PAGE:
Very Well Family describes brain breaks as fun and not to be viewed as lengthy or punishments.

As we know, excessive screen time can have an alternative effect on children. Read more on The Preschoolers Connect-Excessive Screen Time.

To provide balance for young children, let’s explore brain break resources and ways to which parents can teach brain breaks at home.

Brain Break Resources for Parents at Home

This Reading Mama has FREE Wiggly Brain Break cards.

Pink Oatmeal also provides inexpensive flash card sets for Brain Breakers!

Here are some other great ways to take a quick or long brain break!

1. Yoga Break/Stretching

2. Breathing Exercises

3. Jumping around! Click the link for Brain Break- Body Boogie Dance Break Song

4. Doodle on paper

5. Go for a walk

6. Sing and clap to your favorites

7. Give or get hugs

8. Rocket ship jumps (bending down, touching toes and bouncing while counting down from 10, then blastoff)

9. Do nothing

10. Take a look outside

Media Tools, Parenting

Teaching Children to Take Care of the Environment

Taking Care of Our Environment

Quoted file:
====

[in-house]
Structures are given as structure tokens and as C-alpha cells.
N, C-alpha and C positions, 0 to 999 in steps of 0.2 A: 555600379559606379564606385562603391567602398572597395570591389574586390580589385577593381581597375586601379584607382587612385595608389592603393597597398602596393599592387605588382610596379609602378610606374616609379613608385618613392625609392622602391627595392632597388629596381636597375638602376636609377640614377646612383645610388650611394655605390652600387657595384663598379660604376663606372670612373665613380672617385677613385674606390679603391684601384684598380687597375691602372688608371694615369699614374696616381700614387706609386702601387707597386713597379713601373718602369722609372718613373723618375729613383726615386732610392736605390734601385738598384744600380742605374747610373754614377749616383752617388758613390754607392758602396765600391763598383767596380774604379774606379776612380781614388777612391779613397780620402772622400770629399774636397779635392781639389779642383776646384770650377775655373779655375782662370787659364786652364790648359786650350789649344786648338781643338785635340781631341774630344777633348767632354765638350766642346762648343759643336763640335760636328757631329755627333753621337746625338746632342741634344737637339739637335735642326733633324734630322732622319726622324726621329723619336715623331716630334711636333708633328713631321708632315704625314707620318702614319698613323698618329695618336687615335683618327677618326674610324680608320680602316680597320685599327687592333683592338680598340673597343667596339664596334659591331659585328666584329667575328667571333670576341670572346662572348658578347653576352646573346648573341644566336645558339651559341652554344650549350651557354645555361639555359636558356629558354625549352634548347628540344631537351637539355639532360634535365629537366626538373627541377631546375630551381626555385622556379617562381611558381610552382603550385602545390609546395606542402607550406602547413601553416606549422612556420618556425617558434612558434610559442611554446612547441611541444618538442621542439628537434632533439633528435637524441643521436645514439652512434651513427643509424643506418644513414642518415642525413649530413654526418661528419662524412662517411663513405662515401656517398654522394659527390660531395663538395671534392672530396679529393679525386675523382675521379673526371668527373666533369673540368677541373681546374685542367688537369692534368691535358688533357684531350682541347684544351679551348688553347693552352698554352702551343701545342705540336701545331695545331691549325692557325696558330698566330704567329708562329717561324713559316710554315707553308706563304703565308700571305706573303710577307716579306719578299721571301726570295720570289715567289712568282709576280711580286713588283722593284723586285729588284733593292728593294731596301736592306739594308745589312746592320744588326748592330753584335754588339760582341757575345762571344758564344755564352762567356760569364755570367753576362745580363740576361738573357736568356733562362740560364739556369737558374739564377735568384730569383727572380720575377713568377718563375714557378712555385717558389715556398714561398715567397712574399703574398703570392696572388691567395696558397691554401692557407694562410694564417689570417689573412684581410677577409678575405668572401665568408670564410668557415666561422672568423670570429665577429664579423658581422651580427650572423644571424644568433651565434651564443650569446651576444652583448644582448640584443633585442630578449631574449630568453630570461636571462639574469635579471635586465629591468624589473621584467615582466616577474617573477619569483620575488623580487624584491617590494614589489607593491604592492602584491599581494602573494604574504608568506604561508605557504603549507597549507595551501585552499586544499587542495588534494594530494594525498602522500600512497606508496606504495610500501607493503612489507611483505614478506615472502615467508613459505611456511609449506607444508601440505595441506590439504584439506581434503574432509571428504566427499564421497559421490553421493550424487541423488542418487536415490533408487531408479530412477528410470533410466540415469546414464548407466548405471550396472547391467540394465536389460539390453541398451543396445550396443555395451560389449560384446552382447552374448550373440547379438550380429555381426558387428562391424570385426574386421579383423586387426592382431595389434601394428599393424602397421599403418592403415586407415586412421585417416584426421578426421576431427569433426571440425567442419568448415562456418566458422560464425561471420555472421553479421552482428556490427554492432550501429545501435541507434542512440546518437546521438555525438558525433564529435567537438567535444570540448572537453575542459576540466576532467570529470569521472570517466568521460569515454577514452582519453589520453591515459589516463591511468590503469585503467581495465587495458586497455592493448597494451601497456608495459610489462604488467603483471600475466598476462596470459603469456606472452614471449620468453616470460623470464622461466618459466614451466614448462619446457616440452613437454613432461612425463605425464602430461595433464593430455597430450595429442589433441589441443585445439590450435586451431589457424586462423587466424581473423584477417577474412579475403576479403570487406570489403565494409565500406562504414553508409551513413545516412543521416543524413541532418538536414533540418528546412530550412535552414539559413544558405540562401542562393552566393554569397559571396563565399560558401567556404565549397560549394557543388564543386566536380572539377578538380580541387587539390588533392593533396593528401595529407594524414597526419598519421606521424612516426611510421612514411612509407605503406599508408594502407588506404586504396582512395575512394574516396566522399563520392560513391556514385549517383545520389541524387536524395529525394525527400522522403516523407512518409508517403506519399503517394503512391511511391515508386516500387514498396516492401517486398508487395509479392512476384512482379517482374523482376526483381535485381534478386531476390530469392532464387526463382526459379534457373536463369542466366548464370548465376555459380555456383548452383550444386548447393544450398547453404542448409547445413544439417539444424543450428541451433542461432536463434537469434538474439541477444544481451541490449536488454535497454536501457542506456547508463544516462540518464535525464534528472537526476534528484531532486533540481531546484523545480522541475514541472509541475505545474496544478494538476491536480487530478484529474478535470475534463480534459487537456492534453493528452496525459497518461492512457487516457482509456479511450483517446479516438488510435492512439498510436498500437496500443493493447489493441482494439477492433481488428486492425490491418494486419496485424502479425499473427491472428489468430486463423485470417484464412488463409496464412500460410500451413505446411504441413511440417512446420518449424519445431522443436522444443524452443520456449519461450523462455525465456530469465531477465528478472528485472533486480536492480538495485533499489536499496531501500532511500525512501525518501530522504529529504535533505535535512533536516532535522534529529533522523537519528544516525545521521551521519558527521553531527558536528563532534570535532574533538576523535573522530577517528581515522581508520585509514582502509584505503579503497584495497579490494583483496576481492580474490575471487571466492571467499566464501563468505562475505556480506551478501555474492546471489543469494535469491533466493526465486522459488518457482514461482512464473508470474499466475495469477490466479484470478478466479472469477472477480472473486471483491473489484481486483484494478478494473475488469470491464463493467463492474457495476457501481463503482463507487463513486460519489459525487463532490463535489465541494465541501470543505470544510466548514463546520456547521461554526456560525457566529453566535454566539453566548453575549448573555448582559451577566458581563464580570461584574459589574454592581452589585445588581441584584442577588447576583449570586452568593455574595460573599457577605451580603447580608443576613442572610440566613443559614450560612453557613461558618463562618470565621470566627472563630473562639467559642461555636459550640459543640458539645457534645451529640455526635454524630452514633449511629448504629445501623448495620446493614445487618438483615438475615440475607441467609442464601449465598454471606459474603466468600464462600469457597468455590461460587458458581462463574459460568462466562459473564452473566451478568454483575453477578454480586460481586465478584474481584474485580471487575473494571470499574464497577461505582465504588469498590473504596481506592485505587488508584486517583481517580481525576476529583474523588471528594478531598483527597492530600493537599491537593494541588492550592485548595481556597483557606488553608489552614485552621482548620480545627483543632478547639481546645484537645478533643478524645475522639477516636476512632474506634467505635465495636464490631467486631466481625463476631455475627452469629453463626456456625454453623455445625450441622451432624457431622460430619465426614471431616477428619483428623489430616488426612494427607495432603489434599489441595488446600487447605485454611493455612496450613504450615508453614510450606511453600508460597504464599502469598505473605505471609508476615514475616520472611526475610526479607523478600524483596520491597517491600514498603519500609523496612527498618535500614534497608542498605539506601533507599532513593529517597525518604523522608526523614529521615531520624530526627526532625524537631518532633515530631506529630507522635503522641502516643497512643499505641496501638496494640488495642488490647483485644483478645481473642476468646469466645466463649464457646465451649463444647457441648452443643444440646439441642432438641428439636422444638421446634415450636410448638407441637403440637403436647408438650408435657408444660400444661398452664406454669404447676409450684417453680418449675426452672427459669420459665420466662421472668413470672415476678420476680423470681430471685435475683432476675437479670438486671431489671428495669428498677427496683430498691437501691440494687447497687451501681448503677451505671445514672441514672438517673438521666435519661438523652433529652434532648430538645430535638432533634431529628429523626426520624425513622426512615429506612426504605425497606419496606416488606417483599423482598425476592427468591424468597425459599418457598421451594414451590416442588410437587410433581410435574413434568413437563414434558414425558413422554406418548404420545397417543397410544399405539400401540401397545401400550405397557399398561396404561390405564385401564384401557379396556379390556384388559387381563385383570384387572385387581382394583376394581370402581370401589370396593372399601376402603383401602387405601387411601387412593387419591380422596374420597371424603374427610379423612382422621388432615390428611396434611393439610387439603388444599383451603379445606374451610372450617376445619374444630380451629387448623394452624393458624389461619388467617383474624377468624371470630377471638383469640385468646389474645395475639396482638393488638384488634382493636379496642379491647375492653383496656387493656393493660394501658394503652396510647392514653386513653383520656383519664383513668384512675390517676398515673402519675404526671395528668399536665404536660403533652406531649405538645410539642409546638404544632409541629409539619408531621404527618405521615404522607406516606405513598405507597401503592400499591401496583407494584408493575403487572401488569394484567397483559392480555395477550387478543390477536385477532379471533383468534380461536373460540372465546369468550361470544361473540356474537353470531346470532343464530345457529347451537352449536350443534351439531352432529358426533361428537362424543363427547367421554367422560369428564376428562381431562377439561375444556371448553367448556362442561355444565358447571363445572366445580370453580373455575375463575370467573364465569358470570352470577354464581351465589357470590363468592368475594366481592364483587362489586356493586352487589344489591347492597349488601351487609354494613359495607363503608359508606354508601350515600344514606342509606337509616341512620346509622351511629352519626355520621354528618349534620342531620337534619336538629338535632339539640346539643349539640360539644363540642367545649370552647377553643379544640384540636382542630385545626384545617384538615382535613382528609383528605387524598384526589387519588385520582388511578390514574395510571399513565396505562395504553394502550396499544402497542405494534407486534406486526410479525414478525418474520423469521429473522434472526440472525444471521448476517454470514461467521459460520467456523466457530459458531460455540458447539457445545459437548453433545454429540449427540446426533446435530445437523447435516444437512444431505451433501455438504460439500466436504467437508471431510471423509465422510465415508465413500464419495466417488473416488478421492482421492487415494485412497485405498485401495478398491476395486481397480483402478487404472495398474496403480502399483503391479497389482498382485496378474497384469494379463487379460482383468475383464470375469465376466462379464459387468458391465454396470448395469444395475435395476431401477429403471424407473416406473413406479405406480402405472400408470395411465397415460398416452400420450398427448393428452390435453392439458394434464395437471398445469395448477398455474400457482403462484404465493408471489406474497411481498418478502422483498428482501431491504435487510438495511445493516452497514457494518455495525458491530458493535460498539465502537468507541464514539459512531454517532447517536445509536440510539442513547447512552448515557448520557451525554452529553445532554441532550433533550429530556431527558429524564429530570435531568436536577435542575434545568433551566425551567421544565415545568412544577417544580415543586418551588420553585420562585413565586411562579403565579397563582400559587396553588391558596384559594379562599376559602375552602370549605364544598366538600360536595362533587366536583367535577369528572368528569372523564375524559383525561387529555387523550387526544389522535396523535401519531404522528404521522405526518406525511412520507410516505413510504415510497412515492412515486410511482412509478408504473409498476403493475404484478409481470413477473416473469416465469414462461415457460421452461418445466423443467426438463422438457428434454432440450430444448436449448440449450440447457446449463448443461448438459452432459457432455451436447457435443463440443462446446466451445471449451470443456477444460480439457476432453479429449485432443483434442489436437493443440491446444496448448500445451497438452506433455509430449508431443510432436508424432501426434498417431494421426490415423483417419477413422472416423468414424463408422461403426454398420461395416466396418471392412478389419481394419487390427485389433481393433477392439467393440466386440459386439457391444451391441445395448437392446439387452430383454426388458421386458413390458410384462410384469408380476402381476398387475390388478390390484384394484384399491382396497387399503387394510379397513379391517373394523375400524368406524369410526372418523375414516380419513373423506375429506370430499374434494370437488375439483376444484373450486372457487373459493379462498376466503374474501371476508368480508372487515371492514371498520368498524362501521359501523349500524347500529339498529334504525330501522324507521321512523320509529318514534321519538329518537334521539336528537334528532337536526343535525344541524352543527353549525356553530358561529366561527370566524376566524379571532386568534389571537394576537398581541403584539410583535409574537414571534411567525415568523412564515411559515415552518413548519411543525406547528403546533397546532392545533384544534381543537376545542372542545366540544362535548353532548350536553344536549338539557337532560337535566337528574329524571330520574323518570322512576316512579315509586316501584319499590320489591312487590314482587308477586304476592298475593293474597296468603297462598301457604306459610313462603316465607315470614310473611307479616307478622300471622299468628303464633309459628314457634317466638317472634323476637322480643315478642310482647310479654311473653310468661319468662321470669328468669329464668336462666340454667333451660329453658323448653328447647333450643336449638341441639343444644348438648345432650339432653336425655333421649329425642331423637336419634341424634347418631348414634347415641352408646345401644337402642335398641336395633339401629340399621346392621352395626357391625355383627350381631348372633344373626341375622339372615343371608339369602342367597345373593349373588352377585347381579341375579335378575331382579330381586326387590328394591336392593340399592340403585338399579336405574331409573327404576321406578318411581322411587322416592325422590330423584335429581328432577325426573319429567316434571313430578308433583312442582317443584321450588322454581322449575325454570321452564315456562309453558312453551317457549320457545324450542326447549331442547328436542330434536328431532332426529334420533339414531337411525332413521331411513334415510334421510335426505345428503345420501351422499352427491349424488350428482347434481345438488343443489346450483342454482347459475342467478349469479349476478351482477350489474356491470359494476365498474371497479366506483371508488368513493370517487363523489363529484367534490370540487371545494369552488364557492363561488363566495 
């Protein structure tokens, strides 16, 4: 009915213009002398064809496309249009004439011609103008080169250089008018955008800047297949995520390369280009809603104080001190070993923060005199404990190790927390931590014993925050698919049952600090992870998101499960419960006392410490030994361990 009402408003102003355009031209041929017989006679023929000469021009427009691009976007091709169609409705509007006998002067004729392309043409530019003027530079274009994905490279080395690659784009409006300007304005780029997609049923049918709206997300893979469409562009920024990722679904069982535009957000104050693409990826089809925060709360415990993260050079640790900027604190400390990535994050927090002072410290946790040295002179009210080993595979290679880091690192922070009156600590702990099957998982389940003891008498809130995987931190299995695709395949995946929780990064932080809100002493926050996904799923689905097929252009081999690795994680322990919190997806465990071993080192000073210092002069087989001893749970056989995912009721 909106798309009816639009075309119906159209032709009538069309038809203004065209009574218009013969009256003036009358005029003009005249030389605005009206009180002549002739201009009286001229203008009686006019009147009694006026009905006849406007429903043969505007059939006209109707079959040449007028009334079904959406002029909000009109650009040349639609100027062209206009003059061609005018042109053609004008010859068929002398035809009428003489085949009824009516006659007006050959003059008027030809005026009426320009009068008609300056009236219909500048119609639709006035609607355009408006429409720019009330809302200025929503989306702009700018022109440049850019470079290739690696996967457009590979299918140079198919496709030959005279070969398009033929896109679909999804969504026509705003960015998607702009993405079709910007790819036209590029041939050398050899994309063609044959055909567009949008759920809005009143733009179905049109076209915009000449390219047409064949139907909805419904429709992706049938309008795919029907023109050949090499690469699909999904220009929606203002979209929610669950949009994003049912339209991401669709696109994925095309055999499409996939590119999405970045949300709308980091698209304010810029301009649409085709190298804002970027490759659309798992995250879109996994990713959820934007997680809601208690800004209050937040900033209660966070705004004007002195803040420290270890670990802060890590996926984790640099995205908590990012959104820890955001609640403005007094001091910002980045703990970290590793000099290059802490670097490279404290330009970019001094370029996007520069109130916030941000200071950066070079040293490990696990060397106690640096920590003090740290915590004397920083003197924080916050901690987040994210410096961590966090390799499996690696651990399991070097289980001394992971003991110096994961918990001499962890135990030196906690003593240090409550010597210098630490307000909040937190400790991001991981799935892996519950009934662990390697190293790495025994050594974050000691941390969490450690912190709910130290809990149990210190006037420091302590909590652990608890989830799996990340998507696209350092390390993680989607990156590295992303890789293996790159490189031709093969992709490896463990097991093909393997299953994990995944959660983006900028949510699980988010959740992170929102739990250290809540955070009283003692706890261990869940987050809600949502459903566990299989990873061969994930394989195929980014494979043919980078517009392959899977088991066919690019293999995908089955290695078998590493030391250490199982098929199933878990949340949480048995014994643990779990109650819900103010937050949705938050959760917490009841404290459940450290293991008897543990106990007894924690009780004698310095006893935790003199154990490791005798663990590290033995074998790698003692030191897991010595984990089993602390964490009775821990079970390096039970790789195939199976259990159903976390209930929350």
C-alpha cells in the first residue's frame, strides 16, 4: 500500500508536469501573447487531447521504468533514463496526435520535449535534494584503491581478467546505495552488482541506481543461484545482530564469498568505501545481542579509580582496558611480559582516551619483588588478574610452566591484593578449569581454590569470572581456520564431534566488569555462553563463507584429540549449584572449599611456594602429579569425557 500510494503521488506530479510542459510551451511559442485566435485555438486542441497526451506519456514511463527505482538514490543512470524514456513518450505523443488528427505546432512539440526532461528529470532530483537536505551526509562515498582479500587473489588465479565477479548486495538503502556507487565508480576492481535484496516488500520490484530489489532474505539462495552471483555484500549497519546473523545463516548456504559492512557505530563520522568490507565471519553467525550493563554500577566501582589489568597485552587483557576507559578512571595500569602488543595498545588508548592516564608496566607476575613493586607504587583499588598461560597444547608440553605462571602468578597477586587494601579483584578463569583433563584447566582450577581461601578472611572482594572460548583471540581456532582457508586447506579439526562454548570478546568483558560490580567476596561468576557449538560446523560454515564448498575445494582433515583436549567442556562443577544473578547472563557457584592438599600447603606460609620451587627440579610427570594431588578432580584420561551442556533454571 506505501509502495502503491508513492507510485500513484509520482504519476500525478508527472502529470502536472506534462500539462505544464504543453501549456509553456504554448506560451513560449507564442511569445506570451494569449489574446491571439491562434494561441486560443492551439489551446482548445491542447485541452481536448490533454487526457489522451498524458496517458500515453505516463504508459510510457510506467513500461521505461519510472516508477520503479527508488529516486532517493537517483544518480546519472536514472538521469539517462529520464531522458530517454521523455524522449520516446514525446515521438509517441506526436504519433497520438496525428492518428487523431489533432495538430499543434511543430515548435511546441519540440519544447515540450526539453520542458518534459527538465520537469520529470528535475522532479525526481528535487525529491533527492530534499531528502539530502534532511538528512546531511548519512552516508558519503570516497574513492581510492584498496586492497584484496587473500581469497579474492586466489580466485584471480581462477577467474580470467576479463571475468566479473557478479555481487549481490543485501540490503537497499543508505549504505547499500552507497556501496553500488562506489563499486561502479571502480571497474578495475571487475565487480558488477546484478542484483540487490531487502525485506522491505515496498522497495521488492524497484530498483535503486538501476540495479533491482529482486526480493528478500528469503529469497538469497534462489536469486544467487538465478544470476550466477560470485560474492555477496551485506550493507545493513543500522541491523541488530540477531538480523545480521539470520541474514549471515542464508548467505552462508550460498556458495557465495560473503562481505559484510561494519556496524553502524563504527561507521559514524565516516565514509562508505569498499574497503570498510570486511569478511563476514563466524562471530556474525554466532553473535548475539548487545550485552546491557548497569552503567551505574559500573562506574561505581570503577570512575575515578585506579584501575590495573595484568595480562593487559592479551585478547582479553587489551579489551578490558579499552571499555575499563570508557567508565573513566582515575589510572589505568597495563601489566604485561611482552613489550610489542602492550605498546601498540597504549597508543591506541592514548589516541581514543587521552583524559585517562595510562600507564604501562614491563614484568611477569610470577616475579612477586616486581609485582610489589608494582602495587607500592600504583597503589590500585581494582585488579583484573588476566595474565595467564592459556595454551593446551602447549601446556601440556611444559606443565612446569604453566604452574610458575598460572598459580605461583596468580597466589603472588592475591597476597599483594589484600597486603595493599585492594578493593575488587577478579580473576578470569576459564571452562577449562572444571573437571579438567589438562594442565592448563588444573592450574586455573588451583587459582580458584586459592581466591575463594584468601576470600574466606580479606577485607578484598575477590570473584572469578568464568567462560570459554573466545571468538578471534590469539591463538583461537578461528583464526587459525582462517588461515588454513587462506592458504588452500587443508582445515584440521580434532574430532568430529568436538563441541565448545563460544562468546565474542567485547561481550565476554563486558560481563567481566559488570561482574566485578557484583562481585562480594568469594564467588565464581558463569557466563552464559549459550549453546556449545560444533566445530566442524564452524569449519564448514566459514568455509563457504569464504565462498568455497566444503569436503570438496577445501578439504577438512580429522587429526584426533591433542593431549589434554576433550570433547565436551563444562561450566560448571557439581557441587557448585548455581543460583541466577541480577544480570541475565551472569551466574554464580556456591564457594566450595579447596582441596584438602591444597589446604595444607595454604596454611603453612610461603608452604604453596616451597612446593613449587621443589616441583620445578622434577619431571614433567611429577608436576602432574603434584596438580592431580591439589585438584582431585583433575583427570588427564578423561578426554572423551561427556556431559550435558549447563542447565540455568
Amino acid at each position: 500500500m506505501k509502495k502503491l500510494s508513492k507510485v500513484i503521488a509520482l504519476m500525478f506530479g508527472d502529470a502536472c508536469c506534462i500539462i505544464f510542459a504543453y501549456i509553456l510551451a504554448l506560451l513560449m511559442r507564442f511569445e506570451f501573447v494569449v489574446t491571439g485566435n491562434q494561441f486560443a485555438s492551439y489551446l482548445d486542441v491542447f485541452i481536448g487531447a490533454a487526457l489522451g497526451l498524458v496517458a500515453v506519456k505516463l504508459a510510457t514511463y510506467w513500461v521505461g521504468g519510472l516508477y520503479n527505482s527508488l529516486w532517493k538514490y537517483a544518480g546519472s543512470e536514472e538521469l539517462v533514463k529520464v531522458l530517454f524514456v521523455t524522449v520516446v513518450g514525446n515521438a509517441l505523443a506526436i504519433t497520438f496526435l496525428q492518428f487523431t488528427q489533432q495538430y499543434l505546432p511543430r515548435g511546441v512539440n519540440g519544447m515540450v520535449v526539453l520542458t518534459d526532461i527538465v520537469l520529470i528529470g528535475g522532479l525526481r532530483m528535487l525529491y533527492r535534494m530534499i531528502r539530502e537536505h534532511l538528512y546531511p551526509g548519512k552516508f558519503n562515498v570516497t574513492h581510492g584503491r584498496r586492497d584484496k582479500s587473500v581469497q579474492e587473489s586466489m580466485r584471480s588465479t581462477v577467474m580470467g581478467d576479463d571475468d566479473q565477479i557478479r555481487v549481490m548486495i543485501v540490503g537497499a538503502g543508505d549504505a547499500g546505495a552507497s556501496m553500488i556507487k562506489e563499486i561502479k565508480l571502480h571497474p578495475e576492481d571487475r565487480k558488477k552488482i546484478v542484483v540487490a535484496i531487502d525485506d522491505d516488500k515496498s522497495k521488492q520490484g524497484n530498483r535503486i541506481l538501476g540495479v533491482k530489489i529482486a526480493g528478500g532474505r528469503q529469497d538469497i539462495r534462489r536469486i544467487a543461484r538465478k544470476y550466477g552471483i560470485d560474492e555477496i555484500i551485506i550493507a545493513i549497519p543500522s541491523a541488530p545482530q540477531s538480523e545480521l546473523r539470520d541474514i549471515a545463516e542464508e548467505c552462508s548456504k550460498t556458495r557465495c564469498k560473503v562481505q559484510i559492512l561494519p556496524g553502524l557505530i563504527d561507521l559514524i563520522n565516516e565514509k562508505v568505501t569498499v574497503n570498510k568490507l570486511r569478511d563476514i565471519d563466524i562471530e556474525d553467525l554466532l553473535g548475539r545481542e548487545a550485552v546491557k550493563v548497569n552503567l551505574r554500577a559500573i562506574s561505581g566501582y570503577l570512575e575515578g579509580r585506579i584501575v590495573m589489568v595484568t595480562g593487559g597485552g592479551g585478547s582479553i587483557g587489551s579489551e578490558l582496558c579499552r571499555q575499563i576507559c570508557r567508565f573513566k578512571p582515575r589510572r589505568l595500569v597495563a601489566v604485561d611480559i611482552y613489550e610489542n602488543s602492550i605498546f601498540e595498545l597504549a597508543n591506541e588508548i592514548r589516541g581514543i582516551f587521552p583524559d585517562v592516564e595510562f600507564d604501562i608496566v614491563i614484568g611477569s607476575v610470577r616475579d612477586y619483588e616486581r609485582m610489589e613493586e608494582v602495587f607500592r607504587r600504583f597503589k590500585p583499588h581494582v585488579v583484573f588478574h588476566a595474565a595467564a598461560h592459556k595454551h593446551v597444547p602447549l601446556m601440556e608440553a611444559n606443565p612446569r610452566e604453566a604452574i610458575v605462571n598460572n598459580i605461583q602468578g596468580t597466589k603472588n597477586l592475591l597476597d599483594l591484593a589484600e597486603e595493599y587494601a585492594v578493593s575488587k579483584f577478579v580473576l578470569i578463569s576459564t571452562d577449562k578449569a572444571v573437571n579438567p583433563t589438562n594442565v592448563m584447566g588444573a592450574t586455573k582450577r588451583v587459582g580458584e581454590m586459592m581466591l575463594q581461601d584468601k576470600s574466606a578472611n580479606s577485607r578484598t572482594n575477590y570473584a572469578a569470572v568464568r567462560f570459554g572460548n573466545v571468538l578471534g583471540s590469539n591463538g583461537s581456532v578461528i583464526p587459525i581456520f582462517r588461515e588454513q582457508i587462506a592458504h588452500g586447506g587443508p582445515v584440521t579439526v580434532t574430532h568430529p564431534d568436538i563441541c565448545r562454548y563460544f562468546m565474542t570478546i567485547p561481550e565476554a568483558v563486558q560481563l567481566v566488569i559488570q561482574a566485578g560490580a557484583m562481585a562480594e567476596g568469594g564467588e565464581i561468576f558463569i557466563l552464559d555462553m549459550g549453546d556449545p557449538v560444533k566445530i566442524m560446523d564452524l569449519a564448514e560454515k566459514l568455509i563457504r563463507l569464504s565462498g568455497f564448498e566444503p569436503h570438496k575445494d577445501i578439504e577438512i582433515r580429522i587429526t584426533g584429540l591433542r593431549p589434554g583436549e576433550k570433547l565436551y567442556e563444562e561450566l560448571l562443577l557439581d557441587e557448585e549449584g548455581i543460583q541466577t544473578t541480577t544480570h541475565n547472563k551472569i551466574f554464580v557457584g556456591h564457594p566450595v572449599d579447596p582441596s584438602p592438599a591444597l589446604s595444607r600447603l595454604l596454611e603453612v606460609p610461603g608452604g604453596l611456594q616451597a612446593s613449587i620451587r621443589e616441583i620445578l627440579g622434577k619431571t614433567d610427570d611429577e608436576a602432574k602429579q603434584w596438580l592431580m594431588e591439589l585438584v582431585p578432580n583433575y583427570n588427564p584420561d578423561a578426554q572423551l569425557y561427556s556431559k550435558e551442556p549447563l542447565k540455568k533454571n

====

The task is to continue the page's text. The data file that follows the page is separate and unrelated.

National Biodiesel Day is 3/18 along with Earth Day being on the horizon (generally in April). Let’s explore ways to talk about environmental responsibility with children.

Why?

“He that plants trees loves others more than himself.”

The World Wild Life Foundation seeks to to conserve nature and reduce the most pressing threats to the diversity of life on Earth.

Learn more about saving the environment and preserving wildlife and nature- World Wild Life Foundation.

Q: How can we and our littles become more environmentally conscious and responsible?

A: Let’s start with some environmentally friendly activities…

1. Paint with recycled objects such as cotton balls, feathers, sticks, and plastic cups. Check out Hands On as We Grow for more painting tips!

2. DIY Moss Ball using moss and yarn! Mothered Natured-Connecting Kids with Nature provides a step by step guide to this craft. For young children, close supervision is advised, given the materials.

3. Create a Play or Magic Garden 🪴